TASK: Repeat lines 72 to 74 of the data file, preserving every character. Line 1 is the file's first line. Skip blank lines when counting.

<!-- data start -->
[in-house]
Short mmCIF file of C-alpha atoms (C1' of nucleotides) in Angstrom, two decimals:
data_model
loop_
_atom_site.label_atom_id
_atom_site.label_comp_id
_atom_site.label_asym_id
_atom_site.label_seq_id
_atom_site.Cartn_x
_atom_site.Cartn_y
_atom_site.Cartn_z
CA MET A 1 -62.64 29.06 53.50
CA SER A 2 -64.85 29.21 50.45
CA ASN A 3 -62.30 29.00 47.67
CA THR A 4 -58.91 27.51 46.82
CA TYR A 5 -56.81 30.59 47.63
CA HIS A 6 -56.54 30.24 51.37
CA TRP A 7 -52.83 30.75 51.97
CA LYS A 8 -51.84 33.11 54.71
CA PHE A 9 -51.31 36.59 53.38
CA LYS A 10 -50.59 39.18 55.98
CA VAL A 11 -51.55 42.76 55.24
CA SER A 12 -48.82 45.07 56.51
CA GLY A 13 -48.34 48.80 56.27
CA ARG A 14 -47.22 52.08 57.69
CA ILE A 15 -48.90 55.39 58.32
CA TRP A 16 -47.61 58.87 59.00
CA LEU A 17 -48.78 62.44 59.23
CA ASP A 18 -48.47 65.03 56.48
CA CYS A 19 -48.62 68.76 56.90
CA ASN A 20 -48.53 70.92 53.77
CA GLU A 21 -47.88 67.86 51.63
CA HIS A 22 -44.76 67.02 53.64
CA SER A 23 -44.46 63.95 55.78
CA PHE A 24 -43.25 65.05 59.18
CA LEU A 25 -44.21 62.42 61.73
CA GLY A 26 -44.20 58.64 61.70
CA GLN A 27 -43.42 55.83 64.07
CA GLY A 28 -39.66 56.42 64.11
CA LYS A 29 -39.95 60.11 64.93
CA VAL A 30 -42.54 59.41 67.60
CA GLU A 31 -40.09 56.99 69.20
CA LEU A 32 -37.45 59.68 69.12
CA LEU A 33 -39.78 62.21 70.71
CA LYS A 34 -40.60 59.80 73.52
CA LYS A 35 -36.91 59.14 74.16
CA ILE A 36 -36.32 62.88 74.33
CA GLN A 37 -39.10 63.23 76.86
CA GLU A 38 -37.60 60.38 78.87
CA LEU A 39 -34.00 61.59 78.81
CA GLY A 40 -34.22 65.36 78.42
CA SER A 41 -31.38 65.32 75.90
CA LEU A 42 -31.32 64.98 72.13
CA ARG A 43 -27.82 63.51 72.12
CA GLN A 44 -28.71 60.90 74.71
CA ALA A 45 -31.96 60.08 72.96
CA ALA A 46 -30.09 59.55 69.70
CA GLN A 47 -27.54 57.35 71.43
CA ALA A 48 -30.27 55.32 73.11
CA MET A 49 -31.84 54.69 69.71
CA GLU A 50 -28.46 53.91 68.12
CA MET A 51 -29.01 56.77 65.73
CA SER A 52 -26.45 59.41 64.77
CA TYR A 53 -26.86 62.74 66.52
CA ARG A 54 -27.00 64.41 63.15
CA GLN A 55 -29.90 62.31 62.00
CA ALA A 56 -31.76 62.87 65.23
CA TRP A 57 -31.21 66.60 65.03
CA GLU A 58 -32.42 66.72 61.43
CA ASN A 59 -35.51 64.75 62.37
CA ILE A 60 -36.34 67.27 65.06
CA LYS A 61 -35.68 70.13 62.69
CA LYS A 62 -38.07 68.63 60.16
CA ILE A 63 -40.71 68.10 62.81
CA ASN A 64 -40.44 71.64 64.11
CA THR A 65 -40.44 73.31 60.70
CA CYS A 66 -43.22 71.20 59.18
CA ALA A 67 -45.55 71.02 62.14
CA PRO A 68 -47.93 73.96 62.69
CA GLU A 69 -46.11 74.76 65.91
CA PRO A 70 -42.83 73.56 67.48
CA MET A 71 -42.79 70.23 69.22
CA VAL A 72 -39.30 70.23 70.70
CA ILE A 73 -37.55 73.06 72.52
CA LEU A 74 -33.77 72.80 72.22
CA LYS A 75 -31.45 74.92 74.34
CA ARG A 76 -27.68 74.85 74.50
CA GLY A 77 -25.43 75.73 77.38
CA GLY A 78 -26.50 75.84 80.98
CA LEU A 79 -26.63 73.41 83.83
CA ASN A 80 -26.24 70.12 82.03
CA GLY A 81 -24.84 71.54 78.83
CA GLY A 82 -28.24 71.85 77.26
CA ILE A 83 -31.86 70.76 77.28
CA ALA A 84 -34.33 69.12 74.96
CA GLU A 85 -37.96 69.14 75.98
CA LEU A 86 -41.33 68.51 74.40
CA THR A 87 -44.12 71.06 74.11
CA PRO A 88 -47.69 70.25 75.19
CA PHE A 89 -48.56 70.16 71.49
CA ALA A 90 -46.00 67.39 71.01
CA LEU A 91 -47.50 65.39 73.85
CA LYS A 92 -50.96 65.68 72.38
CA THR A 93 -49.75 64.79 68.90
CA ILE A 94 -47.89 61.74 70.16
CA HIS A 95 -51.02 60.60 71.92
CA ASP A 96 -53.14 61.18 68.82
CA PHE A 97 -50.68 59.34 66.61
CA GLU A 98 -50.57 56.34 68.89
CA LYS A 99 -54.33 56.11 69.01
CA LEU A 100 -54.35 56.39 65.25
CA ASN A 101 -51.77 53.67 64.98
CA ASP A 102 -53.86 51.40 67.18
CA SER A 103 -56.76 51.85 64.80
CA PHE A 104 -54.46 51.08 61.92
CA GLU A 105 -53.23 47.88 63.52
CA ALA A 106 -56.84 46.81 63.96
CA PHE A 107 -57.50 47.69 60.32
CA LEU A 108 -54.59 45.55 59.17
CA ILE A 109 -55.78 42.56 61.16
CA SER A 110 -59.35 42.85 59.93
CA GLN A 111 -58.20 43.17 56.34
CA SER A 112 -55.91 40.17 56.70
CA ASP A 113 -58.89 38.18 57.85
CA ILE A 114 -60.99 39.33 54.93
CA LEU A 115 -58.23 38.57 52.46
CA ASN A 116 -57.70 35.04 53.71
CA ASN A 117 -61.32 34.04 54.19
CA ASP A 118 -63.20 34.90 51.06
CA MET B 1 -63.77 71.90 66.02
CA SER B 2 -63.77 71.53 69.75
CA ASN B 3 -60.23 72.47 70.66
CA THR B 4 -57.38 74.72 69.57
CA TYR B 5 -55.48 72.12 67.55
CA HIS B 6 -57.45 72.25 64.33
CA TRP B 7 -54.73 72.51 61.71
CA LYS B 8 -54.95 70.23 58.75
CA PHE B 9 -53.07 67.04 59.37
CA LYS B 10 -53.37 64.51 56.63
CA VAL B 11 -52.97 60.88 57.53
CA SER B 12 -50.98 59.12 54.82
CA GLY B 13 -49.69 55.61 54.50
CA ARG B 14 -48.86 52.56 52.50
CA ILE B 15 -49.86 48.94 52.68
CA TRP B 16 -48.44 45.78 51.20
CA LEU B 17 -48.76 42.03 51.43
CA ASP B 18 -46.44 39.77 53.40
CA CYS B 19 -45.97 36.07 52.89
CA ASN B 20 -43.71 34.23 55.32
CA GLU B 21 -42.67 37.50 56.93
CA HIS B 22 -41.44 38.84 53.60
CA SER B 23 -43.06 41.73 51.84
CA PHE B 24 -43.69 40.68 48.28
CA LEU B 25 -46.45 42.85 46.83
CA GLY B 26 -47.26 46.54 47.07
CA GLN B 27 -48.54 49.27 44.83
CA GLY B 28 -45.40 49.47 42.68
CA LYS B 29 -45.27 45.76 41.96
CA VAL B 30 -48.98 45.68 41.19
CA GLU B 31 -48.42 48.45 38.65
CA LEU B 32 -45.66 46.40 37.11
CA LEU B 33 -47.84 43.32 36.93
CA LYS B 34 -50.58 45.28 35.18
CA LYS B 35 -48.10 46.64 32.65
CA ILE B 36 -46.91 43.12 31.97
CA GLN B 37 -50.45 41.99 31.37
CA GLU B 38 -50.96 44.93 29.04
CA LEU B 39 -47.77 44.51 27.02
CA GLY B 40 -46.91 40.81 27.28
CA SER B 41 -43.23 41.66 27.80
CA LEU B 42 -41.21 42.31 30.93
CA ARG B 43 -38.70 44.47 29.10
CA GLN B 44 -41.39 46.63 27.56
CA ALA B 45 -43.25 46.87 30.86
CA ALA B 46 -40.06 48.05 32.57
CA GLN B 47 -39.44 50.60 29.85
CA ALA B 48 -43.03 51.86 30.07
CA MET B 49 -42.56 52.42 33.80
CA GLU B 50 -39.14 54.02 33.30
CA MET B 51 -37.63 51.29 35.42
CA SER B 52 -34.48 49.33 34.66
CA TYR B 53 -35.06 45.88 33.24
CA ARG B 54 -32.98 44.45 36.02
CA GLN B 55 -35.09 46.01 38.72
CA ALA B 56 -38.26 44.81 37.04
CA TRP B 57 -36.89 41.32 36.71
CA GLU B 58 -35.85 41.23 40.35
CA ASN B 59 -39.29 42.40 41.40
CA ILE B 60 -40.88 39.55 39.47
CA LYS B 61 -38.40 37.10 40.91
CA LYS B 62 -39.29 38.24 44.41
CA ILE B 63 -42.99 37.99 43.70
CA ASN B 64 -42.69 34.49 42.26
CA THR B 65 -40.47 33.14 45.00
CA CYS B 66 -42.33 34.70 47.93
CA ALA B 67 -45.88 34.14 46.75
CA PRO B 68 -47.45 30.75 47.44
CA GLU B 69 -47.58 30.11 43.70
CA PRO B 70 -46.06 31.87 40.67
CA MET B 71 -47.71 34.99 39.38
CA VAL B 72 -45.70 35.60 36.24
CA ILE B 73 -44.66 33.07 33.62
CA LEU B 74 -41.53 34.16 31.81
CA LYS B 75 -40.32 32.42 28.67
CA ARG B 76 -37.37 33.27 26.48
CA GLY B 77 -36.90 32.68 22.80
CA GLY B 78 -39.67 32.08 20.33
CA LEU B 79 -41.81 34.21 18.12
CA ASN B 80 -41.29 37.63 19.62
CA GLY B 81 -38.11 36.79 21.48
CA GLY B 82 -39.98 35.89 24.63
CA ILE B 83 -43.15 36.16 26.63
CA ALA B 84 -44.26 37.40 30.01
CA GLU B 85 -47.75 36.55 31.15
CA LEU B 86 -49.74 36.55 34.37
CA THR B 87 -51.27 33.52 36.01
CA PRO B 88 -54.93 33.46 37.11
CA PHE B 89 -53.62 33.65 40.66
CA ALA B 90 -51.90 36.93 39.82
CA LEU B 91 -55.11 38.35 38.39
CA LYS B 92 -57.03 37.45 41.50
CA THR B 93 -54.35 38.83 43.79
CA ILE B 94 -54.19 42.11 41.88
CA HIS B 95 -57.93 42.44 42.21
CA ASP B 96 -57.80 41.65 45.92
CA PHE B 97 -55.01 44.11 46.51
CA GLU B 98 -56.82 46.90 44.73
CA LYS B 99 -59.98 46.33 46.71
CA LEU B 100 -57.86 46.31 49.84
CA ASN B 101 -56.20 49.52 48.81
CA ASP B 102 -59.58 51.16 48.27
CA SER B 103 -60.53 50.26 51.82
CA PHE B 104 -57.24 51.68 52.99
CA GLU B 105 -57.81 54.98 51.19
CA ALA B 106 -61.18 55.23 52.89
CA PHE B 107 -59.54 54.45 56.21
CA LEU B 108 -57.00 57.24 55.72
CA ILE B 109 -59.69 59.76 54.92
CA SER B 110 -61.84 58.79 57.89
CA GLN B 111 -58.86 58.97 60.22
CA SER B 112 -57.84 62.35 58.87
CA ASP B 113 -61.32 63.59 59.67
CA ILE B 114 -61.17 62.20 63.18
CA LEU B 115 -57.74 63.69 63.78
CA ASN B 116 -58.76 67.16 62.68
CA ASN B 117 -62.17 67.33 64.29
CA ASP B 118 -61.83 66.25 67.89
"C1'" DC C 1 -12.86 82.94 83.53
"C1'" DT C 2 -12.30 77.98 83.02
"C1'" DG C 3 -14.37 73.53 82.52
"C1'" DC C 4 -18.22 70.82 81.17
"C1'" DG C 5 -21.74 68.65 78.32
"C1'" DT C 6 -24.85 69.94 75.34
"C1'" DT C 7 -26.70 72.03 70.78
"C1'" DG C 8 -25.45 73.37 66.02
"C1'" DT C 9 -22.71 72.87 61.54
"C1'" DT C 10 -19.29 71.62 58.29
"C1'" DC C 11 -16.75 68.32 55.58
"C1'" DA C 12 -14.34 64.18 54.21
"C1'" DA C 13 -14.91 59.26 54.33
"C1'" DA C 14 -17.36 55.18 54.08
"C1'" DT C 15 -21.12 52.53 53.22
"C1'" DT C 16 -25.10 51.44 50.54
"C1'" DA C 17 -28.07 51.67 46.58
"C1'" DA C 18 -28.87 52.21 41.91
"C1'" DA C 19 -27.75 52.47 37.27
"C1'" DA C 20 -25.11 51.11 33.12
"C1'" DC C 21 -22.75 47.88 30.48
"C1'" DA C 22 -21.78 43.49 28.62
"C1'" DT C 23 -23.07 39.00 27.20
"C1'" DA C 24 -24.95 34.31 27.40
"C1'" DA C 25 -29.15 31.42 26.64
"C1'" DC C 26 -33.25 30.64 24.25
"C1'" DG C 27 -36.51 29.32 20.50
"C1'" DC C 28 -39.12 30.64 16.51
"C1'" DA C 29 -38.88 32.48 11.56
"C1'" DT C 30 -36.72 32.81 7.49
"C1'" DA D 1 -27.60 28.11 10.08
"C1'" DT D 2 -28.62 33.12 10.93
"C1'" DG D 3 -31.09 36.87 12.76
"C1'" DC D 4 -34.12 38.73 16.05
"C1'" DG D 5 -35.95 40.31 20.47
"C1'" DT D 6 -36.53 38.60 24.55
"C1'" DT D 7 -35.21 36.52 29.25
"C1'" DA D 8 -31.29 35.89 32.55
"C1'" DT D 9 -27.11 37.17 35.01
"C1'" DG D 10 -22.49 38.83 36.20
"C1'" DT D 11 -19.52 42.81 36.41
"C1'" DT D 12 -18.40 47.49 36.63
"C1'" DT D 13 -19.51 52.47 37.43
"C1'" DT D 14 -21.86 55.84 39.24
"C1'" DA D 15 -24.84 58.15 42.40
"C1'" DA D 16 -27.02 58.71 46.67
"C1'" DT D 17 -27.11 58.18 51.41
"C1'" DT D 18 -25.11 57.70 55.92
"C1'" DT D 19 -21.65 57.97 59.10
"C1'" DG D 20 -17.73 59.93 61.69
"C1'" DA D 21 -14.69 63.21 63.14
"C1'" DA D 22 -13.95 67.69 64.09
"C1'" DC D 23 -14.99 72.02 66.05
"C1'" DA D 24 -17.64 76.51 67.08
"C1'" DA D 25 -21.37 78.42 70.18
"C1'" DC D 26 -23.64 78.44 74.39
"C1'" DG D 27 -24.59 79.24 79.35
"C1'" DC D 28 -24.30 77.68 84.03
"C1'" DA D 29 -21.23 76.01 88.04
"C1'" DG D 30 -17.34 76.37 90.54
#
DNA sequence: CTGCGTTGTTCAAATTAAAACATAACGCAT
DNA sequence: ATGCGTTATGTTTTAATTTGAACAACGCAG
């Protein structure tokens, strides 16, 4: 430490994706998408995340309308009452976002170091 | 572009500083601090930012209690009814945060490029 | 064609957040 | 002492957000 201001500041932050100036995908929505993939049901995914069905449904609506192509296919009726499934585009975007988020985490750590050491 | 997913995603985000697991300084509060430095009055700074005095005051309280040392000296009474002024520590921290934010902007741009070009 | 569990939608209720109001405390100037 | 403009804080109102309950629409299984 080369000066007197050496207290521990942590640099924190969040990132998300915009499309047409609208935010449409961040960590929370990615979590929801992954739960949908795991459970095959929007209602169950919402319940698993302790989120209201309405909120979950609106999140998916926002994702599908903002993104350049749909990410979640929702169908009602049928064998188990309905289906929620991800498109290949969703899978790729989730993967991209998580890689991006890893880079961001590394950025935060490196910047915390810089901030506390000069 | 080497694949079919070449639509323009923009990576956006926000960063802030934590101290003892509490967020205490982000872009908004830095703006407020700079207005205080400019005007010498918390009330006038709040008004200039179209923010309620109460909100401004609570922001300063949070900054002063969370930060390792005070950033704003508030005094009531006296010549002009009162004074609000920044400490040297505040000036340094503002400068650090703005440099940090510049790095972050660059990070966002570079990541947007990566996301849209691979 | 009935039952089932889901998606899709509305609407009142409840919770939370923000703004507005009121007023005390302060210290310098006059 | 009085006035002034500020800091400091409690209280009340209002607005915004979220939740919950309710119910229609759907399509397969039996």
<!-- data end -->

CA LYS A 61 -35.68 70.13 62.69
CA LYS A 62 -38.07 68.63 60.16
CA ILE A 63 -40.71 68.10 62.81